asks an examiner what the decision on their claim is in the DDS office, the examiner must say, "we are not
allowed to say." Because even if the examiner has approved the claim (i.e. issued a favorable decision), that
decision might be a denial by the time it gets out the door and is returned to your local Social Security field
office so that it can be mailed to you. More in this area to come...
What it boils down to is that the quality
of information you provide or that is collected on you from your medical doctors can and will
influence the outcome of your claim. You should begin to focus on communicating what your
functional limitations are ( i.e. what you can and can not do as a result of your mental or
For example, you may be diagnosed "HIV positive"; however, even
though this diagnosis can be potentially disabling in its full blown stage, it may not yet have
begun to affect your ability to work or function. You may in fact be without symptoms. Except
for some very specific diagnoses which are listed in the Social Security "blue book" listings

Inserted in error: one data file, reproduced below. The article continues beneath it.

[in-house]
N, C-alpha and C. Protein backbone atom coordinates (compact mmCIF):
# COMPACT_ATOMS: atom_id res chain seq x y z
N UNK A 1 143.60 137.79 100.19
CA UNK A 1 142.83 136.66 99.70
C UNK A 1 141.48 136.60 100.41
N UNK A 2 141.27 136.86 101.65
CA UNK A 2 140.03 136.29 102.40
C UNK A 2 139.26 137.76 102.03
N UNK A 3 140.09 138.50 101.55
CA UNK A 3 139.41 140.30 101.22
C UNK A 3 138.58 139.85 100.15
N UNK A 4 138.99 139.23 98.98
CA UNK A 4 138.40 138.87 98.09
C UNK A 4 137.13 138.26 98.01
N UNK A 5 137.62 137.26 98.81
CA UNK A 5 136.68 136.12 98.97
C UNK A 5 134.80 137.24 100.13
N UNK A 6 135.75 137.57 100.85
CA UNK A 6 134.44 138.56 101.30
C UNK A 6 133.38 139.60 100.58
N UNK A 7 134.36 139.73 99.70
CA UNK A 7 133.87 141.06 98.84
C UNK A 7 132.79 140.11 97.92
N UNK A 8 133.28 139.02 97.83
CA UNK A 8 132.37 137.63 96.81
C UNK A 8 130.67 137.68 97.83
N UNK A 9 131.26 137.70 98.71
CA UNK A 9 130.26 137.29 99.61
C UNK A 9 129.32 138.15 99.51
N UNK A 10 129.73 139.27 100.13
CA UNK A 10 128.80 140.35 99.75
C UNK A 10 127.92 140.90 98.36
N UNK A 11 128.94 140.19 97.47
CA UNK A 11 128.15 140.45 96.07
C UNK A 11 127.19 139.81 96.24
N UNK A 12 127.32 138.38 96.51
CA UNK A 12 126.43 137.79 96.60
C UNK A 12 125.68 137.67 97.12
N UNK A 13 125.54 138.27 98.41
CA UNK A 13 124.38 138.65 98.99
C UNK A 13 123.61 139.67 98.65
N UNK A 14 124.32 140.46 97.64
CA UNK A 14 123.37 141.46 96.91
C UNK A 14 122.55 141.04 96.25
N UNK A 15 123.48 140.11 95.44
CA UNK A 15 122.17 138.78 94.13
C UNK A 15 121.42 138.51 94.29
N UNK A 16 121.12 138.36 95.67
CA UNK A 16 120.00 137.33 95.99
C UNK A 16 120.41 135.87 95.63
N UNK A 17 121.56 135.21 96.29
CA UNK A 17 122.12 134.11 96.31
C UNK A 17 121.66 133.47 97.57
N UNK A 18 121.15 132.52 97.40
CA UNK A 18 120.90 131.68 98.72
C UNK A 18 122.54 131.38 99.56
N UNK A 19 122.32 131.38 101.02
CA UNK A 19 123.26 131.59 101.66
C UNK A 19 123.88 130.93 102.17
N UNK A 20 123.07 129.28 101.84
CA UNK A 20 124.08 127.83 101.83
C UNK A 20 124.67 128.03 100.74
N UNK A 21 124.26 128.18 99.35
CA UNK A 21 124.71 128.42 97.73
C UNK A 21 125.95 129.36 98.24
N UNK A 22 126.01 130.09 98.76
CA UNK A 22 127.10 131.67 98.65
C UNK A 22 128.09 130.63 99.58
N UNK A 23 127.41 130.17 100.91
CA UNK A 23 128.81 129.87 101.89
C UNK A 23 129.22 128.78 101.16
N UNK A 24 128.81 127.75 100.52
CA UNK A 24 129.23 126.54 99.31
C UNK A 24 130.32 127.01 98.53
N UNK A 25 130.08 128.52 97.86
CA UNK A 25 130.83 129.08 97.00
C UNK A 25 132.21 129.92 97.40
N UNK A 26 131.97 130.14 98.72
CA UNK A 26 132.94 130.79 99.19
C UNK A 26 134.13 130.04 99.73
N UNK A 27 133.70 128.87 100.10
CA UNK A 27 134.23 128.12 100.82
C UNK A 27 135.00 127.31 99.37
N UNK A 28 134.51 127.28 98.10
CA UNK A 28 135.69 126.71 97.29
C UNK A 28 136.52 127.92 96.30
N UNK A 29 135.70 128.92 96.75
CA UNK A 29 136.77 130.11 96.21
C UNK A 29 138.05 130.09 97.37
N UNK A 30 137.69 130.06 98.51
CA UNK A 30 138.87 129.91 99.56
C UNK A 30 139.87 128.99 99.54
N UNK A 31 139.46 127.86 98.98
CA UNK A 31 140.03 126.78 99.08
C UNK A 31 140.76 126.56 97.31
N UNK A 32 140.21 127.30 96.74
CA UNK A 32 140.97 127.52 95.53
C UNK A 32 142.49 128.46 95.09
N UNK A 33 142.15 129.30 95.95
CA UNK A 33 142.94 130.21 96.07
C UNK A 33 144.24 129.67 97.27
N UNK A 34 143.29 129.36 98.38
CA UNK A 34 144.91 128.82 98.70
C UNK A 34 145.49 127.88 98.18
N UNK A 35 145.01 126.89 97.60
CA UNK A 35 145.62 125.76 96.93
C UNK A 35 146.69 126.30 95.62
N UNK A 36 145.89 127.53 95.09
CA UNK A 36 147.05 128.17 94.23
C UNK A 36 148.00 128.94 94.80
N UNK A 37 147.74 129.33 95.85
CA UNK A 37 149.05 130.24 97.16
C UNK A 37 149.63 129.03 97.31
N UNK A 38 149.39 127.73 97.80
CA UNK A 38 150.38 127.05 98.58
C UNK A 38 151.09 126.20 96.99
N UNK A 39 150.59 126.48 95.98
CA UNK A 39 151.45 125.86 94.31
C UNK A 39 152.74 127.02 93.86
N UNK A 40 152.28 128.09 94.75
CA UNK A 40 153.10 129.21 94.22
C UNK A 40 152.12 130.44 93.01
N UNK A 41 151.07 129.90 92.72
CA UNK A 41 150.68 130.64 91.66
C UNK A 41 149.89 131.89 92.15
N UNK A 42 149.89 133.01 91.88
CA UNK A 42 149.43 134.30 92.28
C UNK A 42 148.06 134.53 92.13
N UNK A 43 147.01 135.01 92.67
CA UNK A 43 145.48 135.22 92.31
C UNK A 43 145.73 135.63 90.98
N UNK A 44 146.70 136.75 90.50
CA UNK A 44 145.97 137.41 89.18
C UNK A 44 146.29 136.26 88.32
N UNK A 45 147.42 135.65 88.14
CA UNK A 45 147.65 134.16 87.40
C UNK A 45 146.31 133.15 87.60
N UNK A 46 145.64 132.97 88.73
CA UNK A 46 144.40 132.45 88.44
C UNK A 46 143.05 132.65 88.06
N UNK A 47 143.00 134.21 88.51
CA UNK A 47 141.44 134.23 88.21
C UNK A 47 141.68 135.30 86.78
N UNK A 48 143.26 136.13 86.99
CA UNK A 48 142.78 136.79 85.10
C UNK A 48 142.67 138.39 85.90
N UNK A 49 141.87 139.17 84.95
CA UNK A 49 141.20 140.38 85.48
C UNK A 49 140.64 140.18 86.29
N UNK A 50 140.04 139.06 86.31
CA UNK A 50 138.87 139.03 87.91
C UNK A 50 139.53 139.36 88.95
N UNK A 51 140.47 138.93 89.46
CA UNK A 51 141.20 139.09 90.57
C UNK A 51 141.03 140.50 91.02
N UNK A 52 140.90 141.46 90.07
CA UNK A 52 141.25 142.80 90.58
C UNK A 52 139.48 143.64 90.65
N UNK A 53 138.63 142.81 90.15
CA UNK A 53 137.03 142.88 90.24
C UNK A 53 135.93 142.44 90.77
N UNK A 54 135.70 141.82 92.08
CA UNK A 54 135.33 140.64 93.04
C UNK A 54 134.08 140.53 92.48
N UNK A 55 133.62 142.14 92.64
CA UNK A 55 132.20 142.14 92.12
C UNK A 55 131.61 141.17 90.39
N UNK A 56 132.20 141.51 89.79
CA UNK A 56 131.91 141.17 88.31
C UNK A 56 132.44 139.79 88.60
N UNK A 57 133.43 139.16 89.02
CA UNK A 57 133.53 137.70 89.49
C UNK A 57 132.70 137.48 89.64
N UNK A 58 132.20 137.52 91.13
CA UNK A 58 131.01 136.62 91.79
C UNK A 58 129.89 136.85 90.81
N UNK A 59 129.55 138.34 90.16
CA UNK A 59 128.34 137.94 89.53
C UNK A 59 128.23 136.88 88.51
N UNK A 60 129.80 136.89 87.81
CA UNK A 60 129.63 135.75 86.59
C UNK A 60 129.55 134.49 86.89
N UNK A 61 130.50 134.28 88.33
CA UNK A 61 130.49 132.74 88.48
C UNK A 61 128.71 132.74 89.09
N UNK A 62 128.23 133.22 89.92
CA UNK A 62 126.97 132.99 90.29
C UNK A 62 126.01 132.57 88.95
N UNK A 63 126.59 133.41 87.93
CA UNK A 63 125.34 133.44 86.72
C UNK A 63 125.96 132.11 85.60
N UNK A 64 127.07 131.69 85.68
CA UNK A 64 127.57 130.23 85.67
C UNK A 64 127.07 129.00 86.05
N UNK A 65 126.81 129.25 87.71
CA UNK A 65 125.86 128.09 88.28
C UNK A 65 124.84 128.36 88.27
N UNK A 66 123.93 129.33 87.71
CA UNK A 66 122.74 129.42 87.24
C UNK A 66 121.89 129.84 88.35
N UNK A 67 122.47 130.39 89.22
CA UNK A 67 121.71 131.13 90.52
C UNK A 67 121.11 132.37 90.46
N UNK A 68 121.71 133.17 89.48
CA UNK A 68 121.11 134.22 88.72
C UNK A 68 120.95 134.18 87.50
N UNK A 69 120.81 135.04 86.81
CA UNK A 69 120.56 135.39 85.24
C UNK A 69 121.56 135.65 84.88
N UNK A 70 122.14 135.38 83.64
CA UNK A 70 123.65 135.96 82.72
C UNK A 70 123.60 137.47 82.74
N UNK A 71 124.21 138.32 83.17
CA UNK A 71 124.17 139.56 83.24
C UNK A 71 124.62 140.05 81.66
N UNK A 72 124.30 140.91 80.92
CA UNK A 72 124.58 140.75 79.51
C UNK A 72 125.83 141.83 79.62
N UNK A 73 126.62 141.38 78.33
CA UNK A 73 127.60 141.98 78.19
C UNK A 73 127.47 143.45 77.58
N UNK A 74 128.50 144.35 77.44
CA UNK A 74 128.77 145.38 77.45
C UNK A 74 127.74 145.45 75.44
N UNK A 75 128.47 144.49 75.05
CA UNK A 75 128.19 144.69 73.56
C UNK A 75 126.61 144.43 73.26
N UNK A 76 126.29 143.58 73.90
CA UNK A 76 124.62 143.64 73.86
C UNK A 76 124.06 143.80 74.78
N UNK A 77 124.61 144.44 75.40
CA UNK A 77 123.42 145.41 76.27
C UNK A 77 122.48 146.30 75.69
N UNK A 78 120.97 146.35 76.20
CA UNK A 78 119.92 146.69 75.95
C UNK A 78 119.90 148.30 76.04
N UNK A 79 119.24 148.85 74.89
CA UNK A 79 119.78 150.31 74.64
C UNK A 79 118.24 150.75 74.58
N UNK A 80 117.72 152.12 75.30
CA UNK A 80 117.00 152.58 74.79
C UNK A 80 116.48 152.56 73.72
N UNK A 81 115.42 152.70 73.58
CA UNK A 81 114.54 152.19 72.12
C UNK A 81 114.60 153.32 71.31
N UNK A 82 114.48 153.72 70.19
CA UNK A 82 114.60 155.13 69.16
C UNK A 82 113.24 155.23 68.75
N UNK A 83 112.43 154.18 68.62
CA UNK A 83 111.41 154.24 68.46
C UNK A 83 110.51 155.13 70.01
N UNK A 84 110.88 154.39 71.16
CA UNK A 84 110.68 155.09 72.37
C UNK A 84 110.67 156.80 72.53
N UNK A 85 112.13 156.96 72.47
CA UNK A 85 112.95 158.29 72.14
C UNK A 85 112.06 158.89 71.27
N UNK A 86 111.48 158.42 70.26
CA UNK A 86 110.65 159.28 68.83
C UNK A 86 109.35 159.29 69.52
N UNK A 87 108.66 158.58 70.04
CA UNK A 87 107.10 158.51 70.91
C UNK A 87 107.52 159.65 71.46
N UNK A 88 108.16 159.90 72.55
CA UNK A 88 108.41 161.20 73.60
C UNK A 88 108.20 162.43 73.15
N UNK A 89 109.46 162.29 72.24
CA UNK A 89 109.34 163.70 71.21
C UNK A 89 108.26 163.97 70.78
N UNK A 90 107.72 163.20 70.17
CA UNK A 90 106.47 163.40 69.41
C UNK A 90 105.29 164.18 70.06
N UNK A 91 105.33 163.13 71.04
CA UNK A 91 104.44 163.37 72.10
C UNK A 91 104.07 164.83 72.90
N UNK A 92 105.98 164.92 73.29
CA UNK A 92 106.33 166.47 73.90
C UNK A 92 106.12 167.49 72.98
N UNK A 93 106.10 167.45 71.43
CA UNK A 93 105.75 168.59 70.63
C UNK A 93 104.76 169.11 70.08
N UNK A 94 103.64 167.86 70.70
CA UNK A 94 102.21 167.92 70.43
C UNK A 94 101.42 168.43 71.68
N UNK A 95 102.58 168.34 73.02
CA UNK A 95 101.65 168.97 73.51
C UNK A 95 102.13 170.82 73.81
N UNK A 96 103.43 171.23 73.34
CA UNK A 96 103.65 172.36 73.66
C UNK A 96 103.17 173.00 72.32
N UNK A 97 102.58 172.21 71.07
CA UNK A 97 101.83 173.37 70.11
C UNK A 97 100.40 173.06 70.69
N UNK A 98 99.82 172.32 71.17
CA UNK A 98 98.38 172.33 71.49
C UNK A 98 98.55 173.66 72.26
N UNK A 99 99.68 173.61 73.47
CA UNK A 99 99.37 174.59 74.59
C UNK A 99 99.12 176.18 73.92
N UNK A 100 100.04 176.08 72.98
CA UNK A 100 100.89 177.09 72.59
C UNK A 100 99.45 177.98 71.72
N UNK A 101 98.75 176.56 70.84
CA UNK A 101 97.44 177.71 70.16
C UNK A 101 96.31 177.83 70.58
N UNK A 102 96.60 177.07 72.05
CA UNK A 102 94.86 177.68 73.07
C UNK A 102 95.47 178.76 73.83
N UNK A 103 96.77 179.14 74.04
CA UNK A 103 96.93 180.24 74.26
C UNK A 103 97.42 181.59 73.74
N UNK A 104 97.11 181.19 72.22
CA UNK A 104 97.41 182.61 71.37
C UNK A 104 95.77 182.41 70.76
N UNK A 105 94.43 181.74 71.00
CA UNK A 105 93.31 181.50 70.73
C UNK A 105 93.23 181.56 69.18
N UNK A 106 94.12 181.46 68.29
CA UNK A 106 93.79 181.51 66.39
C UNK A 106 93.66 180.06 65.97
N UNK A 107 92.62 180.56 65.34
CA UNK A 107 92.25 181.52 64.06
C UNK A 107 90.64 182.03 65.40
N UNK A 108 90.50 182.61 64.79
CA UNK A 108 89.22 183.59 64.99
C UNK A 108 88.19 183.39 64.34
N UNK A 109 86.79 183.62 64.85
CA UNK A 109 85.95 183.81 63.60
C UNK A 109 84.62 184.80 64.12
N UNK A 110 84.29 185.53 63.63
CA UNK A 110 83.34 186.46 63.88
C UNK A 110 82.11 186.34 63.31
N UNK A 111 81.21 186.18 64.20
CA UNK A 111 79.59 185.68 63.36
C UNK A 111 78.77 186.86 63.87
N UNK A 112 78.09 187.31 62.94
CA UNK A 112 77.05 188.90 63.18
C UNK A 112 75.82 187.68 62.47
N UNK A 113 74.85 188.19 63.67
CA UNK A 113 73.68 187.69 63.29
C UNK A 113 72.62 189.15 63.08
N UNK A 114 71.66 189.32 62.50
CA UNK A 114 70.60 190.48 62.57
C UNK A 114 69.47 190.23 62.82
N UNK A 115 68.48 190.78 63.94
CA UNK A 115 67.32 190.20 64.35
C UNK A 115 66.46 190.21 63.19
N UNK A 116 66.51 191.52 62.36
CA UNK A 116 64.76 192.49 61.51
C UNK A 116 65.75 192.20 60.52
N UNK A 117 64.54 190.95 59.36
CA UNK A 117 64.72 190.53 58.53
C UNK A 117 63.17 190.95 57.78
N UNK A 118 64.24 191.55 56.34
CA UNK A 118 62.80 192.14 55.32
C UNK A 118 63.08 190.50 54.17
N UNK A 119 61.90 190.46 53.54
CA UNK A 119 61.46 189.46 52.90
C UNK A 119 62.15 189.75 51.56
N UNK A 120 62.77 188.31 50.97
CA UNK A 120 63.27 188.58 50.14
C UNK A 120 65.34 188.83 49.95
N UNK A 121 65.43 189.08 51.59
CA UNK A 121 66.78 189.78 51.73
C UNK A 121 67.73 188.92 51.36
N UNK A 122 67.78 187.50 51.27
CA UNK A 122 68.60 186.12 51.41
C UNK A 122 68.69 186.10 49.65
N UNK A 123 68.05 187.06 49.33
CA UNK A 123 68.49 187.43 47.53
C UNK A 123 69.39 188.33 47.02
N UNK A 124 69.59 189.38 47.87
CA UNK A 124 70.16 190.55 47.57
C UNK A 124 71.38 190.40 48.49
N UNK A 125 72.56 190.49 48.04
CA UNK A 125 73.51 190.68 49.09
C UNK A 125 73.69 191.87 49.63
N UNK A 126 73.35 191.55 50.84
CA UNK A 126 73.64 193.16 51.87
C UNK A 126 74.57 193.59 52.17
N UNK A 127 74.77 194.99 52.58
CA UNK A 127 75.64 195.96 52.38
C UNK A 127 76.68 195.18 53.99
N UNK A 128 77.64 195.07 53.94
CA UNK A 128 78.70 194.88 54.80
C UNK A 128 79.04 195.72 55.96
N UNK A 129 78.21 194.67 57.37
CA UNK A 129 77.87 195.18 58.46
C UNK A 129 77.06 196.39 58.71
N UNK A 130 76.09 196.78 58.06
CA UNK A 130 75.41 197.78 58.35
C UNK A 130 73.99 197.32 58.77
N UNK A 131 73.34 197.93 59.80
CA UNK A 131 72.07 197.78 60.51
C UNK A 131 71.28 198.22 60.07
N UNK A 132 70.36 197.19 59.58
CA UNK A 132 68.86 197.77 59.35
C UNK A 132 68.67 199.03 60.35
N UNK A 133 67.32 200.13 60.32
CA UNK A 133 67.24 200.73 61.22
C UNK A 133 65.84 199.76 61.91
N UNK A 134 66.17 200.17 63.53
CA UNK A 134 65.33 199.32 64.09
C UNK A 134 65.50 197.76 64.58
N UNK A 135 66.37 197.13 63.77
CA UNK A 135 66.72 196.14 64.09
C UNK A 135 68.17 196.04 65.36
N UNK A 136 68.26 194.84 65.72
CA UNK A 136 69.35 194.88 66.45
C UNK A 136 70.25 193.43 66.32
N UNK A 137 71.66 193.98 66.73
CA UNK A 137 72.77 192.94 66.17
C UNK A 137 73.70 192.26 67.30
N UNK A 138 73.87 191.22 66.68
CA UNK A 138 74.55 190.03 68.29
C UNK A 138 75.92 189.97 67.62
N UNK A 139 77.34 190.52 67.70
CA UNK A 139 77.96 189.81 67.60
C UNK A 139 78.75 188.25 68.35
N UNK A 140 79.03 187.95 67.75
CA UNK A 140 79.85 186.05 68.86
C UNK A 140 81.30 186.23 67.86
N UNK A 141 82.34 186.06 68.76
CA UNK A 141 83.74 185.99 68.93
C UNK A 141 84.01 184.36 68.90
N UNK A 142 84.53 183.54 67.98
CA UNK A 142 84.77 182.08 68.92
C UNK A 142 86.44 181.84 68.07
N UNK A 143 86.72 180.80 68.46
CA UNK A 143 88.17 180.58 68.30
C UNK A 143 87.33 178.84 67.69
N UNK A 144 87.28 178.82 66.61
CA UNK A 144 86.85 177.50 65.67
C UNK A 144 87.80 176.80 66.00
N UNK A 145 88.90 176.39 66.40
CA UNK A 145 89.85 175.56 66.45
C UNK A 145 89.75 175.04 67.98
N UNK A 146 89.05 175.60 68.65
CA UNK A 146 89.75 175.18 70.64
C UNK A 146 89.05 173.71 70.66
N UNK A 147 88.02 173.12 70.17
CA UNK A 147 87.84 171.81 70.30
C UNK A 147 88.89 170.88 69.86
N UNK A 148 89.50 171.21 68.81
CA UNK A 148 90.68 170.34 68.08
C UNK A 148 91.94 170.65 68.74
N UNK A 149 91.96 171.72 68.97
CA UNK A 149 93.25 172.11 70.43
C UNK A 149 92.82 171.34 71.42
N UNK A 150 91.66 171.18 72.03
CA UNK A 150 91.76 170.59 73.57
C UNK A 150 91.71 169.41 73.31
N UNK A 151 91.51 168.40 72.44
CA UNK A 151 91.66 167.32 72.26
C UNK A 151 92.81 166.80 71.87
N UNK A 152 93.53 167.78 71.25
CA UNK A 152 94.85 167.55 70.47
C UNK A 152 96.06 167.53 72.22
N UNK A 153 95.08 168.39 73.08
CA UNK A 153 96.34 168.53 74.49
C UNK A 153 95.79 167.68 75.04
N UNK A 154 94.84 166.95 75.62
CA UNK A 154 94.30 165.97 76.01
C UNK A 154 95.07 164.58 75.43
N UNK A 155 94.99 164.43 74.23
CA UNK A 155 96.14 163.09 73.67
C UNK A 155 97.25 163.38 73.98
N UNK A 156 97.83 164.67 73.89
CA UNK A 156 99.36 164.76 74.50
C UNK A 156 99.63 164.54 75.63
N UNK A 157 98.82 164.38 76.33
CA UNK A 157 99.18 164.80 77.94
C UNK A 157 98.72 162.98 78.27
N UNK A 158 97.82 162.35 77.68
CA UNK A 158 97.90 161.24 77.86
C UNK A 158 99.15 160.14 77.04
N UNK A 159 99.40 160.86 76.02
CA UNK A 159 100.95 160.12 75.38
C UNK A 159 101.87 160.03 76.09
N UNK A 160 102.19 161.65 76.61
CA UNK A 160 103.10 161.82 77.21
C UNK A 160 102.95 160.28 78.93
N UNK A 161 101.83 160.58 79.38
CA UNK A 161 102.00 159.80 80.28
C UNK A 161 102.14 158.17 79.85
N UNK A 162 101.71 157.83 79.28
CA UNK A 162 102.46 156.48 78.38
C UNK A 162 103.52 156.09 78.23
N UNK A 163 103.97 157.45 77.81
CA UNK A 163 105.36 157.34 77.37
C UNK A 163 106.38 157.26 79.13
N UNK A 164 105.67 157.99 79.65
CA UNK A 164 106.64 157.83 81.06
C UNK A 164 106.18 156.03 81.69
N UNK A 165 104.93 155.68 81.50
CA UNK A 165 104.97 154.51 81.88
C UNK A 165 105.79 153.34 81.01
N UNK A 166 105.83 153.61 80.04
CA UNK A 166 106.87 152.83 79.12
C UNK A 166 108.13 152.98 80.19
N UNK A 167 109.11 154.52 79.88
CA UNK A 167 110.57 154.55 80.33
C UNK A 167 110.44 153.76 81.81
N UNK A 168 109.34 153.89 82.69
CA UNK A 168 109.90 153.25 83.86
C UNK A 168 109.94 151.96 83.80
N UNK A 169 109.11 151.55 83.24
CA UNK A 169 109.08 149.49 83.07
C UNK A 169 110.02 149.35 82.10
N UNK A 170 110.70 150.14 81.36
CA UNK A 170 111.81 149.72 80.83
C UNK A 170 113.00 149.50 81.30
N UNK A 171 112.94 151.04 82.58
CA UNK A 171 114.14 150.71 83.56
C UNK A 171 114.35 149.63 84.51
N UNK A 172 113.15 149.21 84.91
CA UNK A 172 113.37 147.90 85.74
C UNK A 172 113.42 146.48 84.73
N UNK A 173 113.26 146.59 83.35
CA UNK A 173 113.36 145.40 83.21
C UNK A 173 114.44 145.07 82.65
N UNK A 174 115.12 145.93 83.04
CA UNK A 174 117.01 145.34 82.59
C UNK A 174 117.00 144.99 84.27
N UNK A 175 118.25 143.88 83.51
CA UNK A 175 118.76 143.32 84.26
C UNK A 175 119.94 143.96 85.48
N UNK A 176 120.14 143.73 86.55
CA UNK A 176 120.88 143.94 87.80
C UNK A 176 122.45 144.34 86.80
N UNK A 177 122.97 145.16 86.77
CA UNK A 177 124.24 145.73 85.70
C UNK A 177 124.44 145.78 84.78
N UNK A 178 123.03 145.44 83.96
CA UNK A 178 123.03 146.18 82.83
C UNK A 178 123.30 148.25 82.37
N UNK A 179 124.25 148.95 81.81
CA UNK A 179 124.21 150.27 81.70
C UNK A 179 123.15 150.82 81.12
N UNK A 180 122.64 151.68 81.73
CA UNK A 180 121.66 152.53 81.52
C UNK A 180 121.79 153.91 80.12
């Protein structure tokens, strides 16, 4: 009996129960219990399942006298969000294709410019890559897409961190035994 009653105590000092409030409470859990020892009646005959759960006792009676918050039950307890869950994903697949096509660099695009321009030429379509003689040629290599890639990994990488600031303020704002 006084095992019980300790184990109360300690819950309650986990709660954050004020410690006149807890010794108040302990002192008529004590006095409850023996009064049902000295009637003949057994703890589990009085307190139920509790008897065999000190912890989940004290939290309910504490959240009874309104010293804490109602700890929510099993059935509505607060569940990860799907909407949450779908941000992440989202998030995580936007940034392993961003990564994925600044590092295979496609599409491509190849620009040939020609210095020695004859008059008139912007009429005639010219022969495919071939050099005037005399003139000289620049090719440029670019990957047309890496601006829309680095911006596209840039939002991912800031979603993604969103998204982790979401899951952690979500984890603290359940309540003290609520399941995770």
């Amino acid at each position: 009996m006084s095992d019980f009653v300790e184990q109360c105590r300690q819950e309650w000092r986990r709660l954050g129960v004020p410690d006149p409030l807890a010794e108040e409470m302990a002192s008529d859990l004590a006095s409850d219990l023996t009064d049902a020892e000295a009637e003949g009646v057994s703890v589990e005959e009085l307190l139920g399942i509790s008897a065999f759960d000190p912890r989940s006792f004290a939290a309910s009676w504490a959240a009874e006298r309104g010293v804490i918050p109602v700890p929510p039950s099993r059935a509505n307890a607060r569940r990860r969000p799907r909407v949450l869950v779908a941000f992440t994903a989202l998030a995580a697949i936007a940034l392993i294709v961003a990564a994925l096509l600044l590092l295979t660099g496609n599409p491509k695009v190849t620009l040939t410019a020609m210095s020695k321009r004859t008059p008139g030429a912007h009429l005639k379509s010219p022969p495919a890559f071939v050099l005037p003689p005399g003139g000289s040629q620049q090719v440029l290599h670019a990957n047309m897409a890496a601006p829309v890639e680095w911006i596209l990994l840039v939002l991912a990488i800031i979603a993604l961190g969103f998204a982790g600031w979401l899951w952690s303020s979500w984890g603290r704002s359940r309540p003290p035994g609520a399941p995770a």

of impairments, the majority of conditions are evaluated based on how they effect your ability
to function -- or not function -- in critical areas which Social Security deems necessary for
work related activities.
Some claims examiners do not use all the
tools at their disposal to gather pertinent information on your claim, either through lack of knowledge or they
don't understand the importance of using the available resources. With the high turnover rate of examiners,
there are many new examiners who don't have the necessary skills to get an approval on a "borderline"
The goal of this site is to help you help your disability (dissability) examiner
get you an accurate decision in the least amount of time, whether they are experienced or not, and with or
without the use of a social security disability attorney, legal representative, advocate or
will be ....
A section on things you should
- Providing a list of which medical
conditions qualify you to get disability benefits